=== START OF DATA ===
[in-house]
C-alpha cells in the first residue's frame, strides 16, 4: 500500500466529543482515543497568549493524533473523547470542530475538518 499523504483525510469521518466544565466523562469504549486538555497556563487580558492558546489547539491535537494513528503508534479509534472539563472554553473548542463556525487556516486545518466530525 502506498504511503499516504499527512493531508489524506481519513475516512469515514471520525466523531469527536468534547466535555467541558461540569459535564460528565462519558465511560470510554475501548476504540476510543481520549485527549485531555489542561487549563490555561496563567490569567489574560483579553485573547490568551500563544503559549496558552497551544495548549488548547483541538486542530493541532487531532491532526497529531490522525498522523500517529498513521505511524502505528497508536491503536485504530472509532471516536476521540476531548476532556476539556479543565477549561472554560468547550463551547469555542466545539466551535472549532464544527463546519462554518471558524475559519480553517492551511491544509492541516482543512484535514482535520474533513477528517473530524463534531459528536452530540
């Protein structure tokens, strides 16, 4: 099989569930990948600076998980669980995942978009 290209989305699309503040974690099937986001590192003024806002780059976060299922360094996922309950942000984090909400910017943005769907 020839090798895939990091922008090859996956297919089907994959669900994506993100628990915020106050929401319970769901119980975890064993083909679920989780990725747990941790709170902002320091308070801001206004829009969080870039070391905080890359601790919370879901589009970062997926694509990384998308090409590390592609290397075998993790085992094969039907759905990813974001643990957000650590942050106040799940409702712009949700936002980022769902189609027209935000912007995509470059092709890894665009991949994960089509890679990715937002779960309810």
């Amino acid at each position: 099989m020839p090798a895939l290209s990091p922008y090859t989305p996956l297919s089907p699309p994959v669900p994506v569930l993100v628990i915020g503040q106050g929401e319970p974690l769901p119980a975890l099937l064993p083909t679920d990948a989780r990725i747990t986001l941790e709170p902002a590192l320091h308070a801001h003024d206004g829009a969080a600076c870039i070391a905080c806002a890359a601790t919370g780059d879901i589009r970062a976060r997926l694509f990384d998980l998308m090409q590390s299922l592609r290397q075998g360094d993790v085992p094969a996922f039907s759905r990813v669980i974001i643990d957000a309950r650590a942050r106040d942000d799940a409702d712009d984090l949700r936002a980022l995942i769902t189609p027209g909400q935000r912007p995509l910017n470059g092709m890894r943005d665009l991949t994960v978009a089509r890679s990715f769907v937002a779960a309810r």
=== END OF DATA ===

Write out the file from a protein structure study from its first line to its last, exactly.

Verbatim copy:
[in-house]
C-alpha cells in the first residue's frame, strides 16, 4: 500500500466529543482515543497568549493524533473523547470542530475538518 499523504483525510469521518466544565466523562469504549486538555497556563487580558492558546489547539491535537494513528503508534479509534472539563472554553473548542463556525487556516486545518466530525 502506498504511503499516504499527512493531508489524506481519513475516512469515514471520525466523531469527536468534547466535555467541558461540569459535564460528565462519558465511560470510554475501548476504540476510543481520549485527549485531555489542561487549563490555561496563567490569567489574560483579553485573547490568551500563544503559549496558552497551544495548549488548547483541538486542530493541532487531532491532526497529531490522525498522523500517529498513521505511524502505528497508536491503536485504530472509532471516536476521540476531548476532556476539556479543565477549561472554560468547550463551547469555542466545539466551535472549532464544527463546519462554518471558524475559519480553517492551511491544509492541516482543512484535514482535520474533513477528517473530524463534531459528536452530540
């Protein structure tokens, strides 16, 4: 099989569930990948600076998980669980995942978009 290209989305699309503040974690099937986001590192003024806002780059976060299922360094996922309950942000984090909400910017943005769907 020839090798895939990091922008090859996956297919089907994959669900994506993100628990915020106050929401319970769901119980975890064993083909679920989780990725747990941790709170902002320091308070801001206004829009969080870039070391905080890359601790919370879901589009970062997926694509990384998308090409590390592609290397075998993790085992094969039907759905990813974001643990957000650590942050106040799940409702712009949700936002980022769902189609027209935000912007995509470059092709890894665009991949994960089509890679990715937002779960309810």
């Amino acid at each position: 099989m020839p090798a895939l290209s990091p922008y090859t989305p996956l297919s089907p699309p994959v669900p994506v569930l993100v628990i915020g503040q106050g929401e319970p974690l769901p119980a975890l099937l064993p083909t679920d990948a989780r990725i747990t986001l941790e709170p902002a590192l320091h308070a801001h003024d206004g829009a969080a600076c870039i070391a905080c806002a890359a601790t919370g780059d879901i589009r970062a976060r997926l694509f990384d998980l998308m090409q590390s299922l592609r290397q075998g360094d993790v085992p094969a996922f039907s759905r990813v669980i974001i643990d957000a309950r650590a942050r106040d942000d799940a409702d712009d984090l949700r936002a980022l995942i769902t189609p027209g909400q935000r912007p995509l910017n470059g092709m890894r943005d665009l991949t994960v978009a089509r890679s990715f769907v937002a779960a309810r």